SPRAGGETT ON CHESS
FIDE often has a funny idea of how democracy works: the Executive decrees, and the Assembly approves. As opposed to the more widely accepted mechanism of proposal, discussions, modifications of said proposal, more discussions and finally a vote.
It seems that the upcoming FIDE Congress next month will see approvals of some very hefty fee increases that the individual member federations will have to pass on to the membership (that is, they will be obliged to or face an assortment of fines), including a new fee known as a ‘licence’.
The Executive has decreed that each player who has a FIDE rating will now have to pay a one-time 10 euro fee for a ‘licence’, followed by a 30 euro fee per year from then on. Should organizers not insist that participants of their tournaments have a licence then they will be fined 50 euros for each infraction (!) for each player.
Clearly, some organizers will go bankrupt just because of the fines! For FIDE, the upside is that tens of millions of euros will flow into it’s coffers, without having to increase service or even spend a dime.
NEVER THE LESS, some member nations of FIDE still have the right to protest and the Dutch Chess Federation has written a strongly worded letter
to the Executive. I quote my favourite part:
”We feel that the interests of both chess players and chess organizers will be severely harmed if these proposals were to be accepted. And what is more we think that these proposals are a direct threat to the FIDE rating system – a system that is one of the great success stories of FIDE.”
It rests to see where this will go. No doubt more countries will follow suit. Should FIDE insist on these new fees then the simplest reaction is for organizers to STOP rating their events with FIDE. I am reminded of the 2000 proposals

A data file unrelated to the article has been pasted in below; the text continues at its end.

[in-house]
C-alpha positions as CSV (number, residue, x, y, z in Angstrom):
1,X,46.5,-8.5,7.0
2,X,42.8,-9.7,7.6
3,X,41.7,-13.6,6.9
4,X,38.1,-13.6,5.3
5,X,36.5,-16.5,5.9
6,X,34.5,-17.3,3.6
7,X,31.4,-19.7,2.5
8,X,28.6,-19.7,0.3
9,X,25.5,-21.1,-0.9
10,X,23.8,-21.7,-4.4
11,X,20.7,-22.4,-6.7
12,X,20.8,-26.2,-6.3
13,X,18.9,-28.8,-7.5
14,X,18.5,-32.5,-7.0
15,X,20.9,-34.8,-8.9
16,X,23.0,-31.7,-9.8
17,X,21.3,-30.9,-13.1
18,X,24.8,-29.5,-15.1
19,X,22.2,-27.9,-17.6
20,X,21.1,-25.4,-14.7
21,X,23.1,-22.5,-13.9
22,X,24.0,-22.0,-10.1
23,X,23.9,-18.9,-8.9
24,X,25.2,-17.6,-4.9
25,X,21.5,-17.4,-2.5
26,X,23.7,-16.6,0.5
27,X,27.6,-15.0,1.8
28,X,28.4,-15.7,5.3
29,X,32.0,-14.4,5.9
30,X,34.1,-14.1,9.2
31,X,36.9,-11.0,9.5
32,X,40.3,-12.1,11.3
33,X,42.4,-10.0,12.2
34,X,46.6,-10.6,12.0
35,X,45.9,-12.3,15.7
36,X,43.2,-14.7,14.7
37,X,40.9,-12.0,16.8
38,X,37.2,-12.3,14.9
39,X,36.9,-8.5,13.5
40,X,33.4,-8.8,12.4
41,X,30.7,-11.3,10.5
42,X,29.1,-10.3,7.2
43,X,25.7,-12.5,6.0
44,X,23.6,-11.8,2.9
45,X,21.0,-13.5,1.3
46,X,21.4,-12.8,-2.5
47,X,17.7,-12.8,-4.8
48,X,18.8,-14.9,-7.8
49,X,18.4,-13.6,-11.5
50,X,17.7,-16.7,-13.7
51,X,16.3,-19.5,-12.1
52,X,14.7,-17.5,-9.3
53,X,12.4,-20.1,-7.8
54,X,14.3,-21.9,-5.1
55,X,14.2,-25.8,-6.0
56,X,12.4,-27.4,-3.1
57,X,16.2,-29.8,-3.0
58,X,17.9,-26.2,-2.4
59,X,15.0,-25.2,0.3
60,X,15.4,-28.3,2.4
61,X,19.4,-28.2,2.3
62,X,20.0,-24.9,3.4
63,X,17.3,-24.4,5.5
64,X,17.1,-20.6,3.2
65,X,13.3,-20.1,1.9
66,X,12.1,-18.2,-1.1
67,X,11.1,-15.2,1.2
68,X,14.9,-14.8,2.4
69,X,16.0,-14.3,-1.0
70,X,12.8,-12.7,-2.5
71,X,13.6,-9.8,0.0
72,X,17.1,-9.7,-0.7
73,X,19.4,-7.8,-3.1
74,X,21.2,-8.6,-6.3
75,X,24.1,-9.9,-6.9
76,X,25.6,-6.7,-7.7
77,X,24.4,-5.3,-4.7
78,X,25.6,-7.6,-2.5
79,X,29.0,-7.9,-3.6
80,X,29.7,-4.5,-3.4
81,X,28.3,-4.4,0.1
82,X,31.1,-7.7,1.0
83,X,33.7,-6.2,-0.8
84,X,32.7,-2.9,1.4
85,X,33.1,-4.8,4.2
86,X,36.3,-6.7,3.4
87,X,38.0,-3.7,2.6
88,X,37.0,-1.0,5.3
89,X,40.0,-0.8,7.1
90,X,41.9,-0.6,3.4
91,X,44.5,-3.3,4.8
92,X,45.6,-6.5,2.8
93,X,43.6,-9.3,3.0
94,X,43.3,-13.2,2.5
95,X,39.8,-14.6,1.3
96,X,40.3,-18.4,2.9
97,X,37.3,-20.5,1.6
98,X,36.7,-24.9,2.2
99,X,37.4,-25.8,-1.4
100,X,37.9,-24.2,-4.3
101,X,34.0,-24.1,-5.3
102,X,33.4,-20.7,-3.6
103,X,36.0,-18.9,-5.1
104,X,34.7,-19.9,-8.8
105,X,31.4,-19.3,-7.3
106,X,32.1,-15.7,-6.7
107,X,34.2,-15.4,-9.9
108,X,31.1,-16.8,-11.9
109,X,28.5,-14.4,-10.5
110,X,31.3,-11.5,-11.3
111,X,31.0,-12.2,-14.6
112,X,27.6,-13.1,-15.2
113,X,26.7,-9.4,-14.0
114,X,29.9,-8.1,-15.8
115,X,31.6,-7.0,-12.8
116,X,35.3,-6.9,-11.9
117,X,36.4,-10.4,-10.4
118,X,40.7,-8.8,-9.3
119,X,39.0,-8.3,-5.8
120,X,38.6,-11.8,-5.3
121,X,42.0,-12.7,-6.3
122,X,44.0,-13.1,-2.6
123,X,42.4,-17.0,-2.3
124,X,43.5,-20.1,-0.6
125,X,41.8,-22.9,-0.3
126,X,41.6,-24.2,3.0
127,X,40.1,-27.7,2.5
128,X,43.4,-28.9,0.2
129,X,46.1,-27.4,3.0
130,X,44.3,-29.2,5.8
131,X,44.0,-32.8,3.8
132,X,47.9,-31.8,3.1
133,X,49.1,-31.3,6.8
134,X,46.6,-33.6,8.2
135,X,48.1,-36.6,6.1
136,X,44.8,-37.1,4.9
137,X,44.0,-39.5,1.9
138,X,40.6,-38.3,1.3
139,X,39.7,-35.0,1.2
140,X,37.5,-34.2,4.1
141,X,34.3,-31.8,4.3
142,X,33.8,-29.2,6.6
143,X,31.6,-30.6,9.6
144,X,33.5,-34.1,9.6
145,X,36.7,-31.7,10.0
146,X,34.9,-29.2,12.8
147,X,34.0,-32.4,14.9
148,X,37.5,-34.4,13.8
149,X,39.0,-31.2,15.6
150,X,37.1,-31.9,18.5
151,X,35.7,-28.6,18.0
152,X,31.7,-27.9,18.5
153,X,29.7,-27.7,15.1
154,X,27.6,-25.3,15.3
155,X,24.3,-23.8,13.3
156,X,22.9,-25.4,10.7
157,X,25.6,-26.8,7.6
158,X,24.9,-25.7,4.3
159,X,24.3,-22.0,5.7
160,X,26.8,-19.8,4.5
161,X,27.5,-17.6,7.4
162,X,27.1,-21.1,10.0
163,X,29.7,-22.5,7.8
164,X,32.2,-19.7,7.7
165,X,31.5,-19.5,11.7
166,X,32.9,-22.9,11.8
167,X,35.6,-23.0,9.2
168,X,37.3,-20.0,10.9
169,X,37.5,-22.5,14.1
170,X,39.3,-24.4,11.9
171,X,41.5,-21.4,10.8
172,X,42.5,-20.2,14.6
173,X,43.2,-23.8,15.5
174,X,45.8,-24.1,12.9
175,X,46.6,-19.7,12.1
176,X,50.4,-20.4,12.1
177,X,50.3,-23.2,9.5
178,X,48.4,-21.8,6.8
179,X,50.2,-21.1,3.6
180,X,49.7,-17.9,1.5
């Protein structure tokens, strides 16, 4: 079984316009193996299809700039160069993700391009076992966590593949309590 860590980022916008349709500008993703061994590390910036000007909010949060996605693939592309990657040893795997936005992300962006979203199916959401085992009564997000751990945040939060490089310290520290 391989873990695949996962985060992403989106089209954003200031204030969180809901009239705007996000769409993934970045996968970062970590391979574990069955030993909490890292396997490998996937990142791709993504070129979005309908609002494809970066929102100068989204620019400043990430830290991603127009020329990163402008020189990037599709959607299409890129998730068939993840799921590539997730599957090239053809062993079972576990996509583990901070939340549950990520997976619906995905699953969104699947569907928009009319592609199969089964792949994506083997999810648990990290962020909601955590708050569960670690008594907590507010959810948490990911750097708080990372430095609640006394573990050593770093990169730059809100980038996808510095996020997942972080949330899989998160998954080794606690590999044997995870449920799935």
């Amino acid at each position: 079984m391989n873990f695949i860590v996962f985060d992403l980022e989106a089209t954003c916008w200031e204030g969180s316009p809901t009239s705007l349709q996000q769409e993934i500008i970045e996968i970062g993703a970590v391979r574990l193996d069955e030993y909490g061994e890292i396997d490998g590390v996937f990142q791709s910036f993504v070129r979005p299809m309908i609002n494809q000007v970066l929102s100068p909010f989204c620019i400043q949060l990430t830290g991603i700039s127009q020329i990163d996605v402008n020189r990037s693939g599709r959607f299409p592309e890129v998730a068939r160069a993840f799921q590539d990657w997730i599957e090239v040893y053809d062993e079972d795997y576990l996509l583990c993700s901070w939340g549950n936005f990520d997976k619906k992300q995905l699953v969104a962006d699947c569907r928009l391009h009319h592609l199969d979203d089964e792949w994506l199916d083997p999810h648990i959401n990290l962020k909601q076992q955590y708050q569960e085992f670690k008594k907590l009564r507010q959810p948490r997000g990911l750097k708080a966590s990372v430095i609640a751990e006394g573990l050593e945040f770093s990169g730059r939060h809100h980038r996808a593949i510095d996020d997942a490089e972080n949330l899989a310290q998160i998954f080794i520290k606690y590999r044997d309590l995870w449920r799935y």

to introduce a fast new time control , effective January 1 2001, and the subsequent reactions
by a growing number of national federations.
Quite simply, most organizers refused to use the new time controls and FIDE had to eventually back down, losing some face in doing so…
BUT, will it work this time? I can see all of the FIDE youth tournaments using these new fees, mostly because the parents pay anyway. And I can see some small federations (mostly in the 3rd world) agree to implement these fees and then barter their vote at the next FIDE election in return for not actually giving any money to FIDE.
And Canada? What will the CFC do? Well, quite simply : nothing at all. Already most players complain of the high cost of participating in tournaments. New fees will just break the camel’s back. There has been some discussion about eliminating the CFC-rating system (it has become corrupted by political meddling and incompetence), but now –should FIDE insist on the new proposals–FIDE rated events will disappear except for the national championships which serve to qualify for FIDE’s basket of goodies.
We will have to wait and see…
O, shut up!
Some people brag to draw attention to themselves. Others criticize to show how good they are. Mark Glukhovsky is editor of ’64’ magazine and he is also manager of one of the favourite teams set to participate in the upcoming European Team Cup in Slovenia , starting on September 25th.
To make his point of how good his team is –compared to the competiton–he has called into question the formula used to determine the winning team. He has labelled it ‘absurd’.”It is quite disappointing to bring 8 strong GMs to a tournament where the majority of the matches will be played against Soviet Candidate Masters-or those who are now called ”FIDE Masters”. That’s the absurdity of the tournament.” Link
Perhaps some one should ask Mr.Glukhovsky why he felt it is necessary to spend a small fortune to recruit some mercenary chess GMs just to beat so many weak players….
”Let them eat cake.”
SPRAGGETT ON CHESS